This weekend Shrewsbury Town unveiled a new rail-seating section at New Meadow, the first to be used in the history of professional football in England. Here Jon Darch, from the Safe Standing Roadshow, tells us what that means for the standing campaign...
Saturday 4th August 2018 saw history made as Shrewsbury Town became the first club in England or Wales to introduce rail seating. This historic launch marked the latest chapter in what is turning out to be a key summer and autumn in the safe standing campaign.
As I’m sure you’re aware, at the end of June sports minister Tracey Crouch announced that her department would be launching an external analysis of the all-seater policy. She said that they would go out to tender to appoint an appropriate organisation to carry out the work and promised that initial findings would be available by the end of the year.
In a welcome move in the meantime, she has stepped up her consultation on the matter with interested parties, recently meeting representatives of both the Hillsborough Family Support Group and the Spirit of Shankly.
At club level, in addition to Shrewsbury’s launch of rail seats, Oxford United have announced that on 11th August they will start a trial of their 'Ox Rail' concept (an independent barrier fitted behind a row of conventional seats) and Tottenham Hotspur are evidently very keen to open the new White Hart Lane in September with seats incorporating an integrated barrier in place.
Spurs will, however, need a licence from the Sports Ground Safety Authority (SGSA) to do that and it is unclear whether they will get one. Oxford United too could face a similar regulatory issue in the future. While they have been given the green light to fit their independent rails while their ground is not governed by the all-seater policy, they have not, I understand, been given any assurance that they could leave those rails in place for any future season in the Championship, at which point (under current government policy) they WILL become subject to the all-seater regulations (as they have previously played their permitted quota of three seasons at that level).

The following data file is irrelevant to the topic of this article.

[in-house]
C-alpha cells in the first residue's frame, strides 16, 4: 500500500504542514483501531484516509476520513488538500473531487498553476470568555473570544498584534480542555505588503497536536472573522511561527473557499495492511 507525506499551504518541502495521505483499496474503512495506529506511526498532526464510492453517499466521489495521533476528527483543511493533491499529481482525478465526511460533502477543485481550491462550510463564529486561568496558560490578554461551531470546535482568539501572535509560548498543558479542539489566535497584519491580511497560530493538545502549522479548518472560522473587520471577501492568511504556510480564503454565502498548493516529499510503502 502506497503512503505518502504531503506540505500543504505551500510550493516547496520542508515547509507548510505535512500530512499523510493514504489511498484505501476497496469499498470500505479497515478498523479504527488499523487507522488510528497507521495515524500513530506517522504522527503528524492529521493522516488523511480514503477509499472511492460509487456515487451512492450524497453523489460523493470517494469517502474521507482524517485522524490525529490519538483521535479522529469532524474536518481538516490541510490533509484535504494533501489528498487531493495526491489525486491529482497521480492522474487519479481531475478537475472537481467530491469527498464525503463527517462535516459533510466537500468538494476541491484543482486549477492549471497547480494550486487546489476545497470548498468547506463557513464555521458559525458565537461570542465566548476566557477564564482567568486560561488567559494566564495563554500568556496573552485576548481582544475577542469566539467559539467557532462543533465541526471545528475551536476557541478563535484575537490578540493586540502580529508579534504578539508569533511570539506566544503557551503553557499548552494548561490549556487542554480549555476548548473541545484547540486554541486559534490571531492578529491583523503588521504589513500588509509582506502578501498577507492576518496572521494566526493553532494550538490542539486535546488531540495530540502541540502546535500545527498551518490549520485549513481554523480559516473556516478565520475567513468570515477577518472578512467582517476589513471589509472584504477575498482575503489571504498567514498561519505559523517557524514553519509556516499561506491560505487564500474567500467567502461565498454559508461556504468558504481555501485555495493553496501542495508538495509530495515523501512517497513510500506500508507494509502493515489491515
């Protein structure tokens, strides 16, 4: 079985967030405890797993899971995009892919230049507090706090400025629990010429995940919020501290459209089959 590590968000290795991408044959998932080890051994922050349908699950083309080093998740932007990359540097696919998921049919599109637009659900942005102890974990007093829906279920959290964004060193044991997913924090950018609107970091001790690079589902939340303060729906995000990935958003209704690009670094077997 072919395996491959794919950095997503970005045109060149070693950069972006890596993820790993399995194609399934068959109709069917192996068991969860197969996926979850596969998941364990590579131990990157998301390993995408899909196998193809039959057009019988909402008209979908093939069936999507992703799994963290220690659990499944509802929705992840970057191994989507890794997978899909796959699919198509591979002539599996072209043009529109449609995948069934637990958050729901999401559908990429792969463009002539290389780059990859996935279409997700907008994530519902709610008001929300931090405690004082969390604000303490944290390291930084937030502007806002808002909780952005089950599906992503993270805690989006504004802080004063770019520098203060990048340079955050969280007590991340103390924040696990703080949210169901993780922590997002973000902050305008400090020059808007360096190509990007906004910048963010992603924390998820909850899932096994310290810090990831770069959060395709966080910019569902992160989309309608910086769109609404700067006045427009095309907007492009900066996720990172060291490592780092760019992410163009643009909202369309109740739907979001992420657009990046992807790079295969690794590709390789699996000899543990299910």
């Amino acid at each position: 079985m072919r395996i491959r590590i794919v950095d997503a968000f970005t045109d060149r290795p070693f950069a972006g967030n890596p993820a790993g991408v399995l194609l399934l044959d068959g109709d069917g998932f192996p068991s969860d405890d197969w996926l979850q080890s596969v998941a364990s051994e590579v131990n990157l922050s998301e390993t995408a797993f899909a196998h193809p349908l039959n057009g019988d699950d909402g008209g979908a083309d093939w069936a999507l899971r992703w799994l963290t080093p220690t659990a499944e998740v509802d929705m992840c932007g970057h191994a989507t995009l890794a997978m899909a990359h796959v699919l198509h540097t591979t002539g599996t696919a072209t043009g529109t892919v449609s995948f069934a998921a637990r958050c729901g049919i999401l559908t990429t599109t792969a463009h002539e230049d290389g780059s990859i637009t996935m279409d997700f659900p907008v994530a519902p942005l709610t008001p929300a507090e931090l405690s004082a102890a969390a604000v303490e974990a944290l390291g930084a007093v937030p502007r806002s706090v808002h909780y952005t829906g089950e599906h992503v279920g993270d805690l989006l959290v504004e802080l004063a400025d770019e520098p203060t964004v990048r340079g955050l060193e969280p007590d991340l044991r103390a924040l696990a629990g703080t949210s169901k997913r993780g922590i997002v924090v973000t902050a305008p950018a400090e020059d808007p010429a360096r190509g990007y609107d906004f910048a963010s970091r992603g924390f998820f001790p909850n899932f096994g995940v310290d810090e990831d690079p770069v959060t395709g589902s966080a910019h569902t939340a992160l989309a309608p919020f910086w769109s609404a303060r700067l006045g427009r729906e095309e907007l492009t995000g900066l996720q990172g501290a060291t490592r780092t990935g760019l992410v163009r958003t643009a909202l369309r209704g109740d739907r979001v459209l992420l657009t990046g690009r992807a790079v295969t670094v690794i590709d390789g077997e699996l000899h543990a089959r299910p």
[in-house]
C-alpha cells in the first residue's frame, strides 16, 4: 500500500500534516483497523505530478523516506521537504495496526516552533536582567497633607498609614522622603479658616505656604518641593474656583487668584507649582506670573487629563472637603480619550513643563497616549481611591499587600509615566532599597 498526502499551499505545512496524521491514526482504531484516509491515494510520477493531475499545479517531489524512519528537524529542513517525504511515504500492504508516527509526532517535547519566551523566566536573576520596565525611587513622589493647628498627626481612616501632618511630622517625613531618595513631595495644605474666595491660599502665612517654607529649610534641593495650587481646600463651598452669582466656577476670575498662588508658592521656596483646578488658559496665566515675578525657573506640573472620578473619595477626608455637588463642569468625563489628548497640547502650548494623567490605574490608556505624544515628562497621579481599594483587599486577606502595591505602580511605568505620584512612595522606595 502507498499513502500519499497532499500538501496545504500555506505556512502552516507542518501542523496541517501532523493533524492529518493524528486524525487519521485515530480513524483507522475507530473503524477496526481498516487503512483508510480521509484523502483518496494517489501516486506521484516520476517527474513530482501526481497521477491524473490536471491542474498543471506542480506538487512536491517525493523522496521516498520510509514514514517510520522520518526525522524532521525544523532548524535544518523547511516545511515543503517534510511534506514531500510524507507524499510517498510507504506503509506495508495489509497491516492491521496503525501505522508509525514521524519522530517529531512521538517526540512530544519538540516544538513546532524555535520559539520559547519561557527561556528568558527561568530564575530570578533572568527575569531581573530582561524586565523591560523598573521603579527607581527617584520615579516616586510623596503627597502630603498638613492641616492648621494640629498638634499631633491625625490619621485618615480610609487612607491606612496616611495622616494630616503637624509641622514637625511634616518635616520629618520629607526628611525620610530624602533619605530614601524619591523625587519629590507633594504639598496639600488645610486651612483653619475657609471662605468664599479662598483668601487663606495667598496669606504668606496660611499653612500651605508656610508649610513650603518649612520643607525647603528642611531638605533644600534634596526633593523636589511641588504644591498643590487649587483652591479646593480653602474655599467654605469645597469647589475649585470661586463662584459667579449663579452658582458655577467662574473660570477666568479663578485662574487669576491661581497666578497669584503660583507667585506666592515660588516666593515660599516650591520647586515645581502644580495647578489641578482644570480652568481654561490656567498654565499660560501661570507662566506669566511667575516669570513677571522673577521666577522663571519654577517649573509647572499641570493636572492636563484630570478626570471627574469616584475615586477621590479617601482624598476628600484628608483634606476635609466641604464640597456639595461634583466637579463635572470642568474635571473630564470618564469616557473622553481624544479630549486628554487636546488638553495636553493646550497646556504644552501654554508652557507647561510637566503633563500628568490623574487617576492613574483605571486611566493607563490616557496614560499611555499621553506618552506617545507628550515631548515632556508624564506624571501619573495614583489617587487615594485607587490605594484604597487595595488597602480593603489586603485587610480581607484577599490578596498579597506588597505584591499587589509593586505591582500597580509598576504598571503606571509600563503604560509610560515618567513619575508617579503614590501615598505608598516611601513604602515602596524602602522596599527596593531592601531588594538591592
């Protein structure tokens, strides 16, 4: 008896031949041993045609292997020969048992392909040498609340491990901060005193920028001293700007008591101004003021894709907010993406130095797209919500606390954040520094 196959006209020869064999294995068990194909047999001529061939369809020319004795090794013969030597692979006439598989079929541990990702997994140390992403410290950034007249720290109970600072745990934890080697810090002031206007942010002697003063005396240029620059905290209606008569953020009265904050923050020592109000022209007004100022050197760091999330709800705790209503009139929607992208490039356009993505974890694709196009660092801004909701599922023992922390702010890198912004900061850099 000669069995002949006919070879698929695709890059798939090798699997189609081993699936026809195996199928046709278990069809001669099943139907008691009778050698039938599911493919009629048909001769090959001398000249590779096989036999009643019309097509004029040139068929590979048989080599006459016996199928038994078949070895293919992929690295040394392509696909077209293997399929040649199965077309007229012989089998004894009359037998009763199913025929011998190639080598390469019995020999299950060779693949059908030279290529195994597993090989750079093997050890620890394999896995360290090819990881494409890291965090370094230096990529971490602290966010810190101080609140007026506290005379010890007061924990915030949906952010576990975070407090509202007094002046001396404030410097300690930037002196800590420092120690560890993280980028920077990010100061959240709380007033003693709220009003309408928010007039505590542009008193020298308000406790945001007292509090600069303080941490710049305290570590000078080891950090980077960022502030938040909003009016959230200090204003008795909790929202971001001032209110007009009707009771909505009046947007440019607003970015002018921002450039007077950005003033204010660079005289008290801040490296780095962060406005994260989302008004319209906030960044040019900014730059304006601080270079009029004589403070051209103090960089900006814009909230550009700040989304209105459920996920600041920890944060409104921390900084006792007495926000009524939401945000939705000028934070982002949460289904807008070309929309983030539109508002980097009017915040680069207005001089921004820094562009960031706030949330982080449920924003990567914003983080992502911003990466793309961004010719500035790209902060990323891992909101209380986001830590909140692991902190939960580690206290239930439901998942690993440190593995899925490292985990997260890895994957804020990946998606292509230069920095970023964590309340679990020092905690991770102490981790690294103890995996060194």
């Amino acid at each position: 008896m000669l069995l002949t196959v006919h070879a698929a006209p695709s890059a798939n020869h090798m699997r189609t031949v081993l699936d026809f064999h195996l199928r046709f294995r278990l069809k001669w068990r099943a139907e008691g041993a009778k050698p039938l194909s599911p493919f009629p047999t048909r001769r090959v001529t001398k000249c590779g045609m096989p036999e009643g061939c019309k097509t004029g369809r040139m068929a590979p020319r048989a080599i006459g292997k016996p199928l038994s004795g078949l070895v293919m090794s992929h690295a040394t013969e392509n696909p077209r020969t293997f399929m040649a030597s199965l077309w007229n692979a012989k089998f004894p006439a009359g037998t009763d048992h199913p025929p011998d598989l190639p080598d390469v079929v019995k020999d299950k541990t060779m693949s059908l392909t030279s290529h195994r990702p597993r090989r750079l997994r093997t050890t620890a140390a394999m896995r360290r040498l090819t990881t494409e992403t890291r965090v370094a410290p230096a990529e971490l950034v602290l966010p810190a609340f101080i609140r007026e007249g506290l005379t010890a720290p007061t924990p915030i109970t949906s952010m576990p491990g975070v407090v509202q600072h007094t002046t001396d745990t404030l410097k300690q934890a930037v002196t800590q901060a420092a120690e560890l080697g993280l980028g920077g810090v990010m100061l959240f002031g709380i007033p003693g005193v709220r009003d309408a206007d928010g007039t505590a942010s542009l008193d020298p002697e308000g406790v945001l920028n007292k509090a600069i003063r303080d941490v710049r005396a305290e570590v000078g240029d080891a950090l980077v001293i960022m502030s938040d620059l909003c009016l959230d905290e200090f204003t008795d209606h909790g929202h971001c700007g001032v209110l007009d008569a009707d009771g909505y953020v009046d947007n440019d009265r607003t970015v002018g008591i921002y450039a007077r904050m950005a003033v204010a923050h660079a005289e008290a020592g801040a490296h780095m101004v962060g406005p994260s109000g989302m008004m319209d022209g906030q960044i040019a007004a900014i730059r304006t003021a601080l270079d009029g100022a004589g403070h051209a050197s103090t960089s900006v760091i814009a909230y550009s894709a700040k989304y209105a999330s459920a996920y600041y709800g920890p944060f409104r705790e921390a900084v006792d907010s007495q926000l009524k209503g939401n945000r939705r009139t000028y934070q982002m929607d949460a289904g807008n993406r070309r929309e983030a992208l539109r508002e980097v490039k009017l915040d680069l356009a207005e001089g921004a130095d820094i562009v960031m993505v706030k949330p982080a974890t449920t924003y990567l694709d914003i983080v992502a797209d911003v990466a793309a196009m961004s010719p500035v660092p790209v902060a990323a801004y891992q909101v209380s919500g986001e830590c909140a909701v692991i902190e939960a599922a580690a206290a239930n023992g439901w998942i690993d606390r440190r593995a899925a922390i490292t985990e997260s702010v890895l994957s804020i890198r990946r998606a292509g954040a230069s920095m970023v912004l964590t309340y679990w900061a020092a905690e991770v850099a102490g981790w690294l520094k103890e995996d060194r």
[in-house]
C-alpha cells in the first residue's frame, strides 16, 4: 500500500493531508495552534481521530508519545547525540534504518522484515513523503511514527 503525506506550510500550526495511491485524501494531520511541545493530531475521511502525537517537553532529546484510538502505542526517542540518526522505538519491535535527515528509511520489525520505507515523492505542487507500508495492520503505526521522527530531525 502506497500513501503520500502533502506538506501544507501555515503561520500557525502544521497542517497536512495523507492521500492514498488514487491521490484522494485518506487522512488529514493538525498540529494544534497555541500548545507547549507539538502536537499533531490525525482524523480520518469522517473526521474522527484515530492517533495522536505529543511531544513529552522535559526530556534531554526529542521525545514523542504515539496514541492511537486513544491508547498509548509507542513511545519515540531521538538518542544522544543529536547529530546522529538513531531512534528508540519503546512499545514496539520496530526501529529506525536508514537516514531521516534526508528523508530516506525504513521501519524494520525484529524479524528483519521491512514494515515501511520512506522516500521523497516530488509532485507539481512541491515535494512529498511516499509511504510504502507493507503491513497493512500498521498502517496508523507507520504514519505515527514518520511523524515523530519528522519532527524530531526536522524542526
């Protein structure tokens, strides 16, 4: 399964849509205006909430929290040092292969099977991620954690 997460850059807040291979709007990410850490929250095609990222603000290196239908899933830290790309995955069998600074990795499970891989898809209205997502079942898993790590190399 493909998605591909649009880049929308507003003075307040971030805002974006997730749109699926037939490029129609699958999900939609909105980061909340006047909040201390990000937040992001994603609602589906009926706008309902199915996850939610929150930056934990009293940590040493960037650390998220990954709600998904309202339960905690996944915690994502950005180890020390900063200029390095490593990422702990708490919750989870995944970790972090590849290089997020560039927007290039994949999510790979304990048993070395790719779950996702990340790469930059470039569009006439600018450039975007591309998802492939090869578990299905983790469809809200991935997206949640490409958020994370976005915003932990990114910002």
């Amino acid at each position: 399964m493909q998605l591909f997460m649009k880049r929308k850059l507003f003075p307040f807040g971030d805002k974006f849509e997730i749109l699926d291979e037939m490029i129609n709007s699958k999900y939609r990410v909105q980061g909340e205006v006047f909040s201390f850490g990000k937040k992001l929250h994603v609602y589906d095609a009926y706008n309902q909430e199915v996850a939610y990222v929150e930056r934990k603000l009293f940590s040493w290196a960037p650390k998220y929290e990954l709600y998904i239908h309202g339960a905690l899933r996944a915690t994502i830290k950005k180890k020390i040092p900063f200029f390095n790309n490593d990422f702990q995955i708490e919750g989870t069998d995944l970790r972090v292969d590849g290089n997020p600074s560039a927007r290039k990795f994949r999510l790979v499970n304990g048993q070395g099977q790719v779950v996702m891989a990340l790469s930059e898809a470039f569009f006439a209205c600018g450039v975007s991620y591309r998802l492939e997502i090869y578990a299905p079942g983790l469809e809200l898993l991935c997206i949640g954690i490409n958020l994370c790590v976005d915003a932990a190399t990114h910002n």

So the crux of the matter for Spurs, Oxford United and everyone else is this: does the addition of a rail (be it integrated with or independent of the seat) make a seat no longer "seated accommodation" as defined by the statutory orders governing grounds that fall under the all-seater policy? Spurs and Oxford United are clearly maintaining that it does not and that the addition of the rail merely enhances spectator safety in the event of persistent standing.
So, it's going to be an interesting next six weeks, as we watch and wait to see whether the authorities agree with Tottenham Hotspur or stifle their plans.
And that’s not all that makes this an interesting summer and autumn for safe standing. Not only do we have the external analysis announcement, the new installations at Shrewsbury Town and Oxford United and the tantalising prospect of Spurs being given the green light, but also the impending publication of the sixth edition of the SGSA’s Guide to Safety at Sports Grounds, aka the Green Guide.
Due out (slightly delayed) in mid-October, it will contain best practice guidelines for the use of both "seating incorporating barriers" and "seating with independent barriers" wherever relevant legislation and competition rules permit.
We are therefore now at a stage where lower leagues clubs are installing various types of seating incorporating barriers, where clubs at higher levels are chomping at the bit to do likewise and where the government's own safety experts have written the best practice guidelines for every one of those seating variants. So you really do have to ask: "What are we waiting for?"
Although I think that some of the variants may have a negative impact on capacity due to limiting the space available to standing fans, I do nevertheless hope that Tracey Crouch and colleagues wait no longer, give Spurs the go-ahead, tell Oxford they'd be fine in the Championship and allow all clubs with all-seater stadia to enhance spectator safety by fitting any form of seating incorporating barriers that is compliant with the new edition of the Green Guide.
Next year, her department could then use the findings of the external analysis for a more detailed review of the all-seater requirement per se to determine how it should be overhauled or whether it now needs to be scrapped altogether.
The FSF blog is the space to challenge perceived wisdom, entertain readers and inform our members. The views expressed are those of the author and they don't necessarily represent FSF policy and (pay attention journalists) shouldn't be attributed to the FSF.
Thanks to PA Images and Jon Darch for the image used in this blog.